RR-: Themes of sex, death and humor are important to me because they are social levelers---we all make the same dumb faces when we have sex, no one can escape death, and no one is above ridicule. They are reminders to be to be humble, to remember where you came from and know that the hard work is never over. I love burlesque as a vehicle for critique and transformation. My husband Sanjula gave me the best advice ever, he said “if you can’t do something better, do it different”. There are so many performers out there that approach burlesque in amazing ways; if I feel like I can’t contribute anything new to a particular perspective I work really hard to give people something they didn’t expect to see.
The choice to become undead was an easy one, fear is the most powerful emotion we experience and horror is a genre rich with mythology and characters. I didn’t see it as a dead end but a realm of infinite possibility, a chance to explore the fine line between attraction and repulsion.
RR-: I found the Chicago scene to be very welcoming and thankful for the chance they took on me. There was a time when I first started that people would ask me to perform - but without the skeleton face – that was a real nightmare for me, I never felt comfortable on stage in my own ‘skin’. It took a little time but eventually people tuned in to my Halloween year round style…so much of that was thanks to venues like the 1901 Gallery Theater. The 1901 Gallery Theater was an independent theater – basically a three car garage professionally set up with a stage, lighting board and sound booth. Known for the most innovative and underground neo-burlesque in the city, the venue was home to so many of us. The venue was shut down a couple of months back by the City of Chicago for not having the proper entertainment license….it was a devastating loss to our community and a real loss for new performers needing a place to earn their pasties. I’m very dedicated to doing shows with Cirque De La Femme, SS Triple X and the Glitter Guild, I’ll never miss a chance to work with Angela Eve, Viva La Muerte and Maya Sinstress. I perform at least once every other month with Vaudezilla, Ties & Tassles as much as I can and Kiss Kiss Cabaret whenever they are in the mood for something spooky. I think we have a thriving scene here in Chicago with a little something for everyone.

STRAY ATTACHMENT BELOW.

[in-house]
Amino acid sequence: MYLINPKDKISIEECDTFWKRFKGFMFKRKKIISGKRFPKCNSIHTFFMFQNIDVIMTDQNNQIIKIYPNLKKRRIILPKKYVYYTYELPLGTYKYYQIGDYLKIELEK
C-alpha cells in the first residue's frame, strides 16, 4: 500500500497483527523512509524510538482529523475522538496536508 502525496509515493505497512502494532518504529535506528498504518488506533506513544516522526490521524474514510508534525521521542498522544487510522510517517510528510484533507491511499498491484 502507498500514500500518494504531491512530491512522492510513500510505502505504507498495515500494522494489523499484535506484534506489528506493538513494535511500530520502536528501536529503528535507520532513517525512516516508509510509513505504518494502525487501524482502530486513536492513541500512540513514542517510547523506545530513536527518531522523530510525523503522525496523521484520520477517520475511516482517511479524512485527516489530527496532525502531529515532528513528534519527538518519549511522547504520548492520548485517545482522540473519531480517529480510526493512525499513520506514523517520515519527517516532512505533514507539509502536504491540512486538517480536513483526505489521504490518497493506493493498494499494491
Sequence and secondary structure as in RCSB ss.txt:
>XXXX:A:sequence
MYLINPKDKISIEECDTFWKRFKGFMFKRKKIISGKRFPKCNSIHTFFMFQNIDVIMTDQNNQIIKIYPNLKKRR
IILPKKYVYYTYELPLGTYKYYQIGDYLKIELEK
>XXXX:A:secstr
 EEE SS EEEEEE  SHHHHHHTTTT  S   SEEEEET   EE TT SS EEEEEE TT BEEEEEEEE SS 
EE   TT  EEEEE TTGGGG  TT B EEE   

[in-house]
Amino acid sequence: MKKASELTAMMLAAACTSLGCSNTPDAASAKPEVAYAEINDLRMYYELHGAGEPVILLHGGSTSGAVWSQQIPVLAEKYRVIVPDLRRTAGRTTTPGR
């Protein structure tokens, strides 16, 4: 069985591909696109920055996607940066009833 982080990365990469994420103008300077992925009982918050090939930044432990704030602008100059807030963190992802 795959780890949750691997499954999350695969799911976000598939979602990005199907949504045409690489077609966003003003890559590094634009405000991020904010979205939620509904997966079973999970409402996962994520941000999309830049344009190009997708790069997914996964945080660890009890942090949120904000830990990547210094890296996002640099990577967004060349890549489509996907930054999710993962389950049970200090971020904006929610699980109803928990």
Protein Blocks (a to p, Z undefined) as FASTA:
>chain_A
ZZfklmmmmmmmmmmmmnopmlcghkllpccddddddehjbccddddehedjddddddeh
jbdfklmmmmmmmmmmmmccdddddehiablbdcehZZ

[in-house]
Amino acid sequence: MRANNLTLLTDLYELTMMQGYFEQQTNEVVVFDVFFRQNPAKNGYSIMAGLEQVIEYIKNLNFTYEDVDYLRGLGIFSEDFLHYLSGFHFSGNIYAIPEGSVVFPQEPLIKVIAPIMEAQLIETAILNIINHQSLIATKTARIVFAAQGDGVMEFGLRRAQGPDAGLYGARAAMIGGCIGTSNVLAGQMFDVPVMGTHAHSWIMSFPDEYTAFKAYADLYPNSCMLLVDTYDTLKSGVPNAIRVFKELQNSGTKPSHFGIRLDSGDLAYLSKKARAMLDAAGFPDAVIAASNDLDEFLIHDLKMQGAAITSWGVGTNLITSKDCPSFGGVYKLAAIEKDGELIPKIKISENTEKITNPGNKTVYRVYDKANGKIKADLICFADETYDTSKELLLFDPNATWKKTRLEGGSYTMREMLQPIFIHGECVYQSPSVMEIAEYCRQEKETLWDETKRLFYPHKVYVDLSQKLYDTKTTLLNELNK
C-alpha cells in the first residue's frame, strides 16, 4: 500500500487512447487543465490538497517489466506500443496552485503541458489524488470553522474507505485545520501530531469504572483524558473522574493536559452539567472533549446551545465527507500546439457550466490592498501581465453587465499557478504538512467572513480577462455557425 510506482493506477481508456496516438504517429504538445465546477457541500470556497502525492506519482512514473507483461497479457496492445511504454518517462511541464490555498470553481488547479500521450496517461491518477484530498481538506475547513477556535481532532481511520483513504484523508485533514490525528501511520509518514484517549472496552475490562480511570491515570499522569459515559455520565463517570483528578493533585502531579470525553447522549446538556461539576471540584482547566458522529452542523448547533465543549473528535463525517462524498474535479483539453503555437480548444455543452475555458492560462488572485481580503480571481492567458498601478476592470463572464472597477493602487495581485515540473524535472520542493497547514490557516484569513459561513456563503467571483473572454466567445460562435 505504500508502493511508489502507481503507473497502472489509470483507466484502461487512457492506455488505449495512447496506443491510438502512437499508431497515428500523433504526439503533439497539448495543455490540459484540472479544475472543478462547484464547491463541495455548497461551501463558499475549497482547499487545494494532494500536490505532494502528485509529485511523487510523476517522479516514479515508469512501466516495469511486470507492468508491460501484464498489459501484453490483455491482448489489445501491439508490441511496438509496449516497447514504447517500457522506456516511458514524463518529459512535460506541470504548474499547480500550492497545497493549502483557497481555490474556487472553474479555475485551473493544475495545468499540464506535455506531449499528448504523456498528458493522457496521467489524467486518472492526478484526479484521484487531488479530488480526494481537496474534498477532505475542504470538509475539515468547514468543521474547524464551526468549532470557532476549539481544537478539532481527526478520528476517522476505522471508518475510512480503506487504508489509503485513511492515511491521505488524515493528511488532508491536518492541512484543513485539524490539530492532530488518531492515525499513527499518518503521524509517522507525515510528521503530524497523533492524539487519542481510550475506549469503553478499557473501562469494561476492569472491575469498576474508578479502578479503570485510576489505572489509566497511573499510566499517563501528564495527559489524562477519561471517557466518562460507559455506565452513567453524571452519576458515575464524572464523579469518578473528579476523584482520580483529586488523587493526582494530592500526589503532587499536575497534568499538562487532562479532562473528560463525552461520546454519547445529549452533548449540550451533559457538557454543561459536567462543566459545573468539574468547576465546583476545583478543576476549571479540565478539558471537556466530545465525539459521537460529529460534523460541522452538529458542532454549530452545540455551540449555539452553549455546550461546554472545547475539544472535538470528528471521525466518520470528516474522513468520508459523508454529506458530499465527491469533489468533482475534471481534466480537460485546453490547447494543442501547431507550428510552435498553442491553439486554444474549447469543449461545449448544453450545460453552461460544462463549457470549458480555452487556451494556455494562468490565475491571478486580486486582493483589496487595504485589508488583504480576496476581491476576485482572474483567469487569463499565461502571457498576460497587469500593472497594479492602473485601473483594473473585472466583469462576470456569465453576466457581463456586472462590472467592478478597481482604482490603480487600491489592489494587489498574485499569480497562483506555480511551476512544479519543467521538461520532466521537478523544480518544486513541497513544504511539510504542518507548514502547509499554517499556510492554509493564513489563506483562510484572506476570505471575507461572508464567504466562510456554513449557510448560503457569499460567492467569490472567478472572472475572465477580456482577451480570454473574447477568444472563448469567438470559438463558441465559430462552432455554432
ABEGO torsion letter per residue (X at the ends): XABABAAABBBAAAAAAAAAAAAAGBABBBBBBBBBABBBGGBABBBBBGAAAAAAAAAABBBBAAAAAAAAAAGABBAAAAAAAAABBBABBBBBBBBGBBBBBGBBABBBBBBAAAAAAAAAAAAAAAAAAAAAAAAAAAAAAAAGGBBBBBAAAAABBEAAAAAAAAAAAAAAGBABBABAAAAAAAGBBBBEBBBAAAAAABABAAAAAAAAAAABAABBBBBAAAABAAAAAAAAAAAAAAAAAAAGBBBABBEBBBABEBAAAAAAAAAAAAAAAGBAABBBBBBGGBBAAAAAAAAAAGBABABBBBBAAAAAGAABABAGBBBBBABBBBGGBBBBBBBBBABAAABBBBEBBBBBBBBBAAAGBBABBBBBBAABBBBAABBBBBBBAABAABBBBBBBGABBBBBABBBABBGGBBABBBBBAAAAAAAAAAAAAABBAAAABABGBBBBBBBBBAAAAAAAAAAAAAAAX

OBF-:What do you think of Cleveland?
RR-: I’ve only ever been passing through Cleveland so I’m looking forward to spending more time there getting to know the local performers and the scene. The Beachland Ballroom is a jewel of a venue!
OBF-;You were in the Ohio Burlesque Festival, how was your time there?
RR-:Sadly my time in Cleveland for the festival was so short. We drove up the morning of the day I was performing. We were a little late hitting the road and then I forgot about the time change…we got pulled over for speeding…then we got lost finding the hotel! We GPS’ed the address of the hotel but kept ending up at some aerospace field…I felt like we were in the Twilight Zone…each time we ran the directions it brought us back to the same vast and vacant field! Eventually found the hotel and got to the venue less then an hour before the show was to start. I was lucky #13 in the lineup. With all that stressed energy I was so happy to get out on stage! The roar from the Cleveland audience was the best thing I’ve ever heard...even at that moment I couldn’t wait to come back!
RR-: My tastes vary often. Lately I vacillate between 50s pop and 80s hits…I’m always looking for a popular song that I can twist the sentiment on for a piece or manipulate the meaning.
OBF-: What do you like to eat?
RR:-If it weren’t for my husband I would probably eat cereal for every meal! If I cook for my self it’s pretty straight out of the box – eating is sadly always my last priority, I have no patience for it. Favorite home cooked meal when it does happen is bratwurst, sauerkraut and spaetzle
OBF-: Is there something about Cleveland you cant live with out?
RR-: Lake Erie!!! Every year since I was born my family would all pile into a car for a summer road trip from St. Paul, MN to Erie, PA to see the grandparents. Cleveland always offered the first sight of Lake Erie and a real feeling of home. Now Sanjula and I carry on the tradition and take little Dexter out there at least four times a year.
OBF-:Favorite spooky movie..?
RR-: There are so many spooky movies I love for so many different reasons! All my favorites eventually become performances; John Carpenter’s “The Thing” inspires the next big piece I’ve been working on. What are my favorite aspects of the movie…could it be the fear of complete isolation in the face of disaster? Or the invisible enemy in sub-zero temperatures? How about the terrifying feeling of not knowing which of your supposed friends and colleagues are who they say they are, and not a shape-shifting alien?!?! Can’t wait to show you how I pack that entire story into one burlesque performance! Muah-hahahaha!
Ghouls and Goblins That was Red Rum!